What Does “Levels of Evidence” Mean in Evidence-Based Practice?

In evidence-based practice (EBP), we talk a lot about “Levels of Evidence.”  You will see levels of evidence (LOE) ratings on critically appraised topics or synopses of original research, or in the methodology section or evidence table of a clinical practice guideline or systematic review. But what does an LOE rating tell you? 

Levels of evidence are like a pyramid. The strongest evidence is at the top

The strongest levels of evidence are at the top of the hierarchy. Photo credit: Unsplash.com

 

The last two blog posts focused on pre-appraised evidence and on the quality of evidence pyramid – information that is related to levels of evidence or an evidence hierarchy. This post will focus on level of evidence scales – what they are and how to interpret them.

 
 
What is a Levels of Evidence Scale and What Does it Tell You?

Anytime we consult the literature to answer a clinical question, we must evaluate the quality of the study.  Once we critically appraise a study, the quality of the evidence is graded according to an established scale or hierarchy.  

Level of evidence scales are rating scales. They provide a rating of the strength of the evidence, ranging from a summary to a manufacturer’s recommendation. The higher the evidence is in the hierarchy, the stronger the evidence.  How the “strength” of the evidence is judged varies among the rating scales. Strength may be identified according to the type of study design and may also take into account how rigorous the research methodology was in relation to the type of study design and/or the results of the study.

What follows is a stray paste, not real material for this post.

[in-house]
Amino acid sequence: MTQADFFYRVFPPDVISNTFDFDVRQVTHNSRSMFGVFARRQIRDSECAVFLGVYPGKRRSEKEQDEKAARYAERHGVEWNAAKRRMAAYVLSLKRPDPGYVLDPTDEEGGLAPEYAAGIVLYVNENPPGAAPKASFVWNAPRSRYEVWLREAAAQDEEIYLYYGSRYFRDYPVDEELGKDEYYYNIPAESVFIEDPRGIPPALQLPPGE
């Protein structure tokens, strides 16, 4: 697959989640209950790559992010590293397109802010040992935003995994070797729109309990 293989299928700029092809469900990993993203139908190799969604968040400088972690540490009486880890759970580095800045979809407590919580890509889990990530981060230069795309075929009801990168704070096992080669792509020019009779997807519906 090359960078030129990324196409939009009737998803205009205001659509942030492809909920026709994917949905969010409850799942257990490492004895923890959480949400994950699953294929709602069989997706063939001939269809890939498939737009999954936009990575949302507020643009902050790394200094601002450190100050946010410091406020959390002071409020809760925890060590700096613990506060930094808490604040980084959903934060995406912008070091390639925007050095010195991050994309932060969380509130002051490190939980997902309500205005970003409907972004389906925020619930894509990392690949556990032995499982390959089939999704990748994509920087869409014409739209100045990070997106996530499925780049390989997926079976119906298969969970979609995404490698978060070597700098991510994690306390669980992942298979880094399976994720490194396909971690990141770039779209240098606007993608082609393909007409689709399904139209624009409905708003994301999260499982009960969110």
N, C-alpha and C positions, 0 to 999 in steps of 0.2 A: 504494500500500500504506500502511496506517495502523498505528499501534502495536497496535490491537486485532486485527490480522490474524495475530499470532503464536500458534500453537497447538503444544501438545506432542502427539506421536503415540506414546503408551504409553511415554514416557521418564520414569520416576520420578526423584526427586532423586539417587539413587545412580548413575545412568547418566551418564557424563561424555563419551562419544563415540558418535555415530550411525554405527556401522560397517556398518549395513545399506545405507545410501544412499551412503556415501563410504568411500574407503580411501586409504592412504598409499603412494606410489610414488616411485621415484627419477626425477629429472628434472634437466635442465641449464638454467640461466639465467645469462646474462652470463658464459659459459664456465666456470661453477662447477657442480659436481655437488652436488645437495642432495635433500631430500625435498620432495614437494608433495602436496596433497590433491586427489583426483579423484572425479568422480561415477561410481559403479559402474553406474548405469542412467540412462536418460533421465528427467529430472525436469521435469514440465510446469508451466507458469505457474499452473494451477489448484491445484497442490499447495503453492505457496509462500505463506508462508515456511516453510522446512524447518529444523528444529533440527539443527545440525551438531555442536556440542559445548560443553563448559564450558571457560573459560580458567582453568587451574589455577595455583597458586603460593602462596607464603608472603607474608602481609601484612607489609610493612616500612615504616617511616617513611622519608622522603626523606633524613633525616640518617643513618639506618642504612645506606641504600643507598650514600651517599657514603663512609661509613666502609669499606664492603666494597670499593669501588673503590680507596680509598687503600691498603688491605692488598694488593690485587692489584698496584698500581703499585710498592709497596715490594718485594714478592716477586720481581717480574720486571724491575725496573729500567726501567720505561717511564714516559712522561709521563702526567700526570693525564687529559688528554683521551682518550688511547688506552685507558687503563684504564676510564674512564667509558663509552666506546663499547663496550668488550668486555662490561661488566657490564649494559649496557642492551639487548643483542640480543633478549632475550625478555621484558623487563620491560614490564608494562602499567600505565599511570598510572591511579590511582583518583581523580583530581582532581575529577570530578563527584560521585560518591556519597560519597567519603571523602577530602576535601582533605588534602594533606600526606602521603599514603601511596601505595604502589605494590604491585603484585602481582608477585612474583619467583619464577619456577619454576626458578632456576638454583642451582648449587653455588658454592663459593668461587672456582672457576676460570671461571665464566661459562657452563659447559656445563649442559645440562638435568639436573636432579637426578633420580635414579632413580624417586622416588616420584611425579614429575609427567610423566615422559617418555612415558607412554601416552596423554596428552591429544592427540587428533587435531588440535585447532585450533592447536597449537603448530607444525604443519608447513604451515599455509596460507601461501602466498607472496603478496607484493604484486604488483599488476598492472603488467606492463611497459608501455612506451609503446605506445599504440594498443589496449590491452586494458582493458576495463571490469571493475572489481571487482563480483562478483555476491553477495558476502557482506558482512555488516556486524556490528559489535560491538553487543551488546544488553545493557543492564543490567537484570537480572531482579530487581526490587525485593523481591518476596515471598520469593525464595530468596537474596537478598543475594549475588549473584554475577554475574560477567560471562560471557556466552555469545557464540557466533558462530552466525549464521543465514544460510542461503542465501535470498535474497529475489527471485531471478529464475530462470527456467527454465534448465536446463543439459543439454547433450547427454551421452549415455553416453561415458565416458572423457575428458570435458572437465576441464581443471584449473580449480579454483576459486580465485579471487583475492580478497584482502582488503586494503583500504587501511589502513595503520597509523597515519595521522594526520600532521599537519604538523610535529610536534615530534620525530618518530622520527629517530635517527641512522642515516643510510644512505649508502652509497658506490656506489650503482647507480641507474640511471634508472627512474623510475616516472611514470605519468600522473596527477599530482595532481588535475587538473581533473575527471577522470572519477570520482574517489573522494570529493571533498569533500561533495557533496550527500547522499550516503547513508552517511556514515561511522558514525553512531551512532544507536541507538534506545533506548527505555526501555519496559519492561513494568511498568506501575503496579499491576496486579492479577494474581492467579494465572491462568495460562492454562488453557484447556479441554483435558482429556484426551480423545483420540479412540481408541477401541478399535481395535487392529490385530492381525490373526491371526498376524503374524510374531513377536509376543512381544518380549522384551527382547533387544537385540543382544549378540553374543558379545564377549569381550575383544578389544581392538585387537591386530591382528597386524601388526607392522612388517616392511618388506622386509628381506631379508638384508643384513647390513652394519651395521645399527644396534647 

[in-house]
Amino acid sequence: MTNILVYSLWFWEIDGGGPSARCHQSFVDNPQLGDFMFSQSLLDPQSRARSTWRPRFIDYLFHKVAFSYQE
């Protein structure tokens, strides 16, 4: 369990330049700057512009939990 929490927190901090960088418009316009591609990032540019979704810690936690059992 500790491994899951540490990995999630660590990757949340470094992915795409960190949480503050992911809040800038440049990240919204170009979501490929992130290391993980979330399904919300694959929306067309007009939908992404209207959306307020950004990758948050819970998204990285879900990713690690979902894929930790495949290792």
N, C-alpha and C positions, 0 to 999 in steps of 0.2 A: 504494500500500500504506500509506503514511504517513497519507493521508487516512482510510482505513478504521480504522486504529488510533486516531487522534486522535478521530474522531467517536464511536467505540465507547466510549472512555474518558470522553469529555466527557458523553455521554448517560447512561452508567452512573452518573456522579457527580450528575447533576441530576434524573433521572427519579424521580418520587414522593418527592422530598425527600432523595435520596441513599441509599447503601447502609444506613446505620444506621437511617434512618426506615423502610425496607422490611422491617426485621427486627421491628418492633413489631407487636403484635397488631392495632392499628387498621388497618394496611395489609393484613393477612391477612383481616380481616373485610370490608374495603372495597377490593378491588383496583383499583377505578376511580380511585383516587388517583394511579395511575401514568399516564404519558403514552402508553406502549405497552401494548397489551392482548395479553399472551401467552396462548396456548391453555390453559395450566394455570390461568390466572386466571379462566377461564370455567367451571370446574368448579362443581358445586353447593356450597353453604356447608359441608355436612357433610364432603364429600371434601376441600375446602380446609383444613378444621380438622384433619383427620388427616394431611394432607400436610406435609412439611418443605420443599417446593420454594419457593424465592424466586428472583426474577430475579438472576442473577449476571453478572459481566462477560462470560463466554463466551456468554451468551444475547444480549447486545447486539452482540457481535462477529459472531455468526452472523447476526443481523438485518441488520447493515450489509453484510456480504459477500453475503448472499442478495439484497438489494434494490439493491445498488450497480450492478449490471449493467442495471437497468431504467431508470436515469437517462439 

Randomized controlled trials (RCTs) are the strongest research designs for treatment or intervention studies because they exert the most control over the methods. More control means there is less of a chance of systematic or random error and therefore, the results are considered more trustworthy. However, not all RCTs are well-conducted nor always reported in the literature with the level of detail needed to critique the quality of the study; therefore, it can be difficult to decide whether the results can be believed and used in clinical practice. 

Because summaries contain evidence from the lower levels of the hierarchy, including RCTs and evidence syntheses, they are considered the highest form of evidence accessible to all clinicians. (See my post on the 6S pyramid for more explanation.)

The strength of the evidence is usually designated with numbers (e.g., Level 1,2,3 or Level I, II, III) or qualifiers of study quality such as “high” or “low.” Some LOE scales use letter grades (e.g., Level A, B, C); these scales can be confusing when paired with grades for practice recommendations — I’ll talk about practice grades next time. 

By the way, just because I say a study is at a “lower level” on a hierarchy of evidence scale, doesn’t mean that it was a poorly done study – be clear about that! It just means that there are other study designs that are stronger because they afford more control for the researcher to reduce or eliminate bias. So we have less “confidence” in the results of lower level studies because we know there is more chance for error. 

Also, know that there are poorly done RCTs – and they would be judged lower on the quality scale than a well-done observational study!  Expert opinion or expert consensus evidence is at the lowest level of evidence for most hierarchies, but personally, I’d rely on these evidence sources over a “higher level” study design about which I had many questions related to methodology.

Which Levels of Evidence Scale Should You Use?

There is NO universal LOE scale that everyone uses so there are lots of different LOE scales out there. 

You might be asking why there is more than one levels of evidence hierarchy. That’s a good question, but the bottom line is that different clinical questions require different levels of evidence (see the table below). Professional organizations frequently use their own scales (e.g., American Heart Association, American College of Chest Physicians); publishing companies and evidence-based practice textbooks have developed their own scales, too (e.g., Elsevier, UpToDate). Melynk & Fineout-Overholt (2015) developed a widely used LOE scale for questions about therapy based on the literature.